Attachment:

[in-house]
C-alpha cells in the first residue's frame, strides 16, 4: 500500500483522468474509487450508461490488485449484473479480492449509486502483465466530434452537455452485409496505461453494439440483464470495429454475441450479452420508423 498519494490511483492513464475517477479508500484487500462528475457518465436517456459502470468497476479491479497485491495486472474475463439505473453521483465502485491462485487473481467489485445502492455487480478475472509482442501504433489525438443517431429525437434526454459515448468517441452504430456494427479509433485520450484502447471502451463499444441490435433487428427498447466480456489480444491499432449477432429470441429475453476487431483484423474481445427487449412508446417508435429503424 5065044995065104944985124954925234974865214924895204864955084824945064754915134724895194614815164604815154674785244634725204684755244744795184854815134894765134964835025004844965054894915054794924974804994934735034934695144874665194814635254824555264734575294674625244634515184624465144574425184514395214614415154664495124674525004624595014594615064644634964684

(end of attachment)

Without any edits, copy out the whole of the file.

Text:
[in-house]
C-alpha cells in the first residue's frame, strides 16, 4: 500500500483522468474509487450508461490488485449484473479480492449509486502483465466530434452537455452485409496505461453494439440483464470495429454475441450479452420508423 498519494490511483492513464475517477479508500484487500462528475457518465436517456459502470468497476479491479497485491495486472474475463439505473453521483465502485491462485487473481467489485445502492455487480478475472509482442501504433489525438443517431429525437434526454459515448468517441452504430456494427479509433485520450484502447471502451463499444441490435433487428427498447466480456489480444491499432449477432429470441429475453476487431483484423474481445427487449412508446417508435429503424 5065044995065104944985124954925234974865214924895204864955084824945064754915134724895194614815164604815154674785244634725204684755244744795184854815134894765134964835025004844965054894915054794924974804994934735034934695144874665194814635254824555264734575294674625244634515184624465144574425184514395214614415154664495124674525004624595014594615064644634964684